The values and principles mentioned above were given concrete constitutional form in the Commission’s recommendations on the structure of government. They represented significant shifts from both the 1990 and the 1970 constitutions. To begin with, the Commission recommended that the Bose Levu Vakaturaga (BLV) should not only be recognised in the constitution, as was the case in the 1990 Constitution, but that its composition, powers and functions should be further specified. There was widespread support for this view, reflecting the respect that institution is accorded for its preeminent role in Fijian affairs. Some Fijians wanted to return the BLV to its original status, restricting its membership predominantly to chiefs. The Commission regarded that view as impracticable and inconsistent with contemporary reality. It recommended that the BLV should consist of a mix of members nominated by the three confederacies and those elected by the provinces, besides five ex-officio members including the president, the heads of the three confederacies and the Minister of Fijian Affairs. The BLV should continue to be an advisory body, though with the important functions of nominating candidates for the office of president, and exercising veto power over amendments of the entrenched legislation relating to Fijians, Rotumans and the Rabi Island community or any other legislation the attorney-general certifies as affecting Fijian land or customary rights. To exercise its functions impartially, the BLV should be independent not only from government but also from any political party. It should have its own secretariat and relative financial autonomy as well as electing its own chairperson. The Indo-Fijian community also wanted a body similar to the BLV for itself. The Commission recognised the need for such a body but felt that this was a matter for the Indo-Fijian community to take up in the first instance. It could be conferred statutory or constitutional status if it proved its utility as a representative body of Indo-Fijian opinion.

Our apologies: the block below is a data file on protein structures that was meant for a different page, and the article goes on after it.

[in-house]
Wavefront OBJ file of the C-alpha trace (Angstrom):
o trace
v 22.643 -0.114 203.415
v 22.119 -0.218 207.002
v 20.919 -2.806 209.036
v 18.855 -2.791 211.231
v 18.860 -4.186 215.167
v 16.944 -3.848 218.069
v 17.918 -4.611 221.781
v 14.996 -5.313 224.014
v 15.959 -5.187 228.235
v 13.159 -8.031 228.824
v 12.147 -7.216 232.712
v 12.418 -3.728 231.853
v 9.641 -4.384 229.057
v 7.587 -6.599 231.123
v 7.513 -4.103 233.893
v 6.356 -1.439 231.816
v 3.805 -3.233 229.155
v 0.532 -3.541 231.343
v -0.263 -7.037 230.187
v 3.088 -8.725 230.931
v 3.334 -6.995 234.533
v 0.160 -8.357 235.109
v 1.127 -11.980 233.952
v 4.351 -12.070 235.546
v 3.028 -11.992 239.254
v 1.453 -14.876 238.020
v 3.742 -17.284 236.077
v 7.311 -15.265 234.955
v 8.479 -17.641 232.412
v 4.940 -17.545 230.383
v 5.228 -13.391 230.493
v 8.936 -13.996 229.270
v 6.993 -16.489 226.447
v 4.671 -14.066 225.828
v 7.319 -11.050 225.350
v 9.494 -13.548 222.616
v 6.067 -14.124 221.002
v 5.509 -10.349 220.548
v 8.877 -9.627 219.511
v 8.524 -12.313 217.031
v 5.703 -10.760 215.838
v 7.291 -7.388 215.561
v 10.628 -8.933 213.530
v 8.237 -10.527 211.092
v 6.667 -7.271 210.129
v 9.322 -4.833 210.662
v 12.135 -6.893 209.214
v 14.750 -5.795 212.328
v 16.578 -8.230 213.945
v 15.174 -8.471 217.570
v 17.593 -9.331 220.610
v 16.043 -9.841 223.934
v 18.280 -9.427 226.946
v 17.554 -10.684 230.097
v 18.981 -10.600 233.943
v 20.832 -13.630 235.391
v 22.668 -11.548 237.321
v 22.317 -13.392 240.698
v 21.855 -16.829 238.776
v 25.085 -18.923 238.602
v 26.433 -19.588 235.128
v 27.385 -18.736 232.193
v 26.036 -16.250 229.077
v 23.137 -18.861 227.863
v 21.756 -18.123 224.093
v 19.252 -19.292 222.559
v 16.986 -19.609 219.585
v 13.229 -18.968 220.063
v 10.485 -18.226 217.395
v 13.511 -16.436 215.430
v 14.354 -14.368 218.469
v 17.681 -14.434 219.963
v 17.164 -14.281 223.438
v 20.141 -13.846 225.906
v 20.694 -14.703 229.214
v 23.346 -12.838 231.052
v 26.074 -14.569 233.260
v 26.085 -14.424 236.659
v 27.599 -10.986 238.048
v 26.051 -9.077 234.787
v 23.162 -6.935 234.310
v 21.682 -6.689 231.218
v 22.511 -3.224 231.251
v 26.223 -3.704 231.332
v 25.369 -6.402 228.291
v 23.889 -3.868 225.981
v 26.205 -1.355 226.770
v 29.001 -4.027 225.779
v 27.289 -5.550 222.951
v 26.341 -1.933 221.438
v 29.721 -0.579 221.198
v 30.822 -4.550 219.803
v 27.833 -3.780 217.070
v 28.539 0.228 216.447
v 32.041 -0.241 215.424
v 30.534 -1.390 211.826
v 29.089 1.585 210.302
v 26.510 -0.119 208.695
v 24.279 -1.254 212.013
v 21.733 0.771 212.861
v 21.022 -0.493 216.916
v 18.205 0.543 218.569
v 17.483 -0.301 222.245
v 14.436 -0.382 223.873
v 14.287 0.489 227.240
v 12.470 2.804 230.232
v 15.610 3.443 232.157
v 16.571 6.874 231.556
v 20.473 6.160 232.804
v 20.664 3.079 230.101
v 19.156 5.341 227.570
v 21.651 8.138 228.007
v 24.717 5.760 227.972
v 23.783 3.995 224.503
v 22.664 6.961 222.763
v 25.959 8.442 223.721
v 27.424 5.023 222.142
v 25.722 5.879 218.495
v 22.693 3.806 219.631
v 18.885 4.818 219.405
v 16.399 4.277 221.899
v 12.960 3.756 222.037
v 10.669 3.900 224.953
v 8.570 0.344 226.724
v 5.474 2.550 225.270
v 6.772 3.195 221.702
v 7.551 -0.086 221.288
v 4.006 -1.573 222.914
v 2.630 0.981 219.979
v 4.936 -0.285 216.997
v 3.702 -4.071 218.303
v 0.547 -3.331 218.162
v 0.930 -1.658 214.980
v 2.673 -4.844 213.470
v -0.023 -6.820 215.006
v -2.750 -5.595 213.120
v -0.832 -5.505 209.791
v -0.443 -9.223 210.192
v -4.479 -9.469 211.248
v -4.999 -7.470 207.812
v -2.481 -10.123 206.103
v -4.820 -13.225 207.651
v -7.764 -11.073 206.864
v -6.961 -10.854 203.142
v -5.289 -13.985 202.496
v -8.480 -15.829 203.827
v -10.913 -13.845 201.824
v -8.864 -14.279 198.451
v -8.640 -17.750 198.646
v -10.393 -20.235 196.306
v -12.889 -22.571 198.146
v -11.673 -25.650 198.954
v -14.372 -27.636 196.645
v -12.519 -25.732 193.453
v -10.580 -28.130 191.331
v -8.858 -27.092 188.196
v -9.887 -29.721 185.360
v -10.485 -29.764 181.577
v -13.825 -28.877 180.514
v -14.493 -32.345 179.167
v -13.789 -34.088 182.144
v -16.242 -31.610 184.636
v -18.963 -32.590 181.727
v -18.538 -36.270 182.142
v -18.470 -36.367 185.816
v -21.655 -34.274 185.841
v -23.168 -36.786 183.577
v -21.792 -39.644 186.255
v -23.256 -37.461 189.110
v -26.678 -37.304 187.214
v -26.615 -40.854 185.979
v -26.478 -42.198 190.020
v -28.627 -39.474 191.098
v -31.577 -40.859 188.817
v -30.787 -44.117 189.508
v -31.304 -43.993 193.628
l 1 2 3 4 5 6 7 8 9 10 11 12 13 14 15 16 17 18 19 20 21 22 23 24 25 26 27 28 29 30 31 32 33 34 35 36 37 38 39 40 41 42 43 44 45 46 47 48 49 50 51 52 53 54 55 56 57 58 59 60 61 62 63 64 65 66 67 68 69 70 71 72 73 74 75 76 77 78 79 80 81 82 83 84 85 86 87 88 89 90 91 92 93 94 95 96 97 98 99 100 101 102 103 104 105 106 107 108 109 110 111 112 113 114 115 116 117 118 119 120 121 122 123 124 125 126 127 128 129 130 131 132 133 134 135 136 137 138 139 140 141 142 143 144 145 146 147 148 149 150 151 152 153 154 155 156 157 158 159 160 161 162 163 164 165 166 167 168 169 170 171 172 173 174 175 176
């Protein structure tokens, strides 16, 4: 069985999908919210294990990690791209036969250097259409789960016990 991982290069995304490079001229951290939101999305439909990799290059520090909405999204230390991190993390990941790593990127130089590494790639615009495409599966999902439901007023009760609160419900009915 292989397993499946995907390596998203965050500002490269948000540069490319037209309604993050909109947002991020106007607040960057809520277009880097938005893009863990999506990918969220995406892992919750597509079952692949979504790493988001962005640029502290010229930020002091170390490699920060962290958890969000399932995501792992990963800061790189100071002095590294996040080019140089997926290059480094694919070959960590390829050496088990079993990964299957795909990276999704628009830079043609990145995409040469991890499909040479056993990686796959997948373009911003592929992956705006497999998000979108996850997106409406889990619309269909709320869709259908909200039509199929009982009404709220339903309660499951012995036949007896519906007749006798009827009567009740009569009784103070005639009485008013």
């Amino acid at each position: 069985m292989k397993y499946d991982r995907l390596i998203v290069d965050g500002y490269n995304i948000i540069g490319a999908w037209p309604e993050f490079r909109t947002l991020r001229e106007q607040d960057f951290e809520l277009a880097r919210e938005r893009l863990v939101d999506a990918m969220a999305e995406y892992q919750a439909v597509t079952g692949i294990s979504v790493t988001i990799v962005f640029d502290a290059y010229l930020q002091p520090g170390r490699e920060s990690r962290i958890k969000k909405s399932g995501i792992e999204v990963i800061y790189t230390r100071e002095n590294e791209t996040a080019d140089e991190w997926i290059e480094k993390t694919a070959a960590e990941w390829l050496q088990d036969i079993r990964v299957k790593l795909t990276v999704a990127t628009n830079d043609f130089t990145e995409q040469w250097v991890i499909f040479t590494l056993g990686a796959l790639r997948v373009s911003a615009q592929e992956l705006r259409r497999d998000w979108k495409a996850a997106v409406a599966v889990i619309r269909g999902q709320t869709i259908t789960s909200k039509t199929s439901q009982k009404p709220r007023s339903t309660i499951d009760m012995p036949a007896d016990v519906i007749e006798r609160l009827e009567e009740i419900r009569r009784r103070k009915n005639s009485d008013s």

The Commission recommended the retention of the Office of the President, largely with the same powers as the holder of the office of governor-general in the Westminster tradition. This meant that executive power would rest with the Cabinet, and the president would be bound to act on the advice of ministers. The ceremonial role of the presidency would be important, with the holder of the office expected to symbolise the unity of the nation, command the loyalty and respect of all the communities and be seen to be impartial in the discharge of duties. There would be clearly spelt out matters on which the president could act in his or her ‘own deliberate judgement’, but within the bounds of the conventions of the parliamentary system of government. Most submissions agreed that the president should continue to be an indigenous Fijian, an important symbolic recognition of Fijians as the indigenous people of the land, but they also suggested that this be balanced by the constitutional provision that there should be a vice-president who should be a non-Fijian. The president (and the vice-president, who would be the president’s running mate as in the American system) would be elected without debate by the Electoral College comprising both Houses of Parliament from a list of three to five names submitted to it by the BLV. There would be a President’s Council of 10–15 distinguished citizens of all ethnic communities and walks of life to give the president their well-informed, nonpartisan views on issues of national importance, without in any way imposing constraints on the actions of the Cabinet.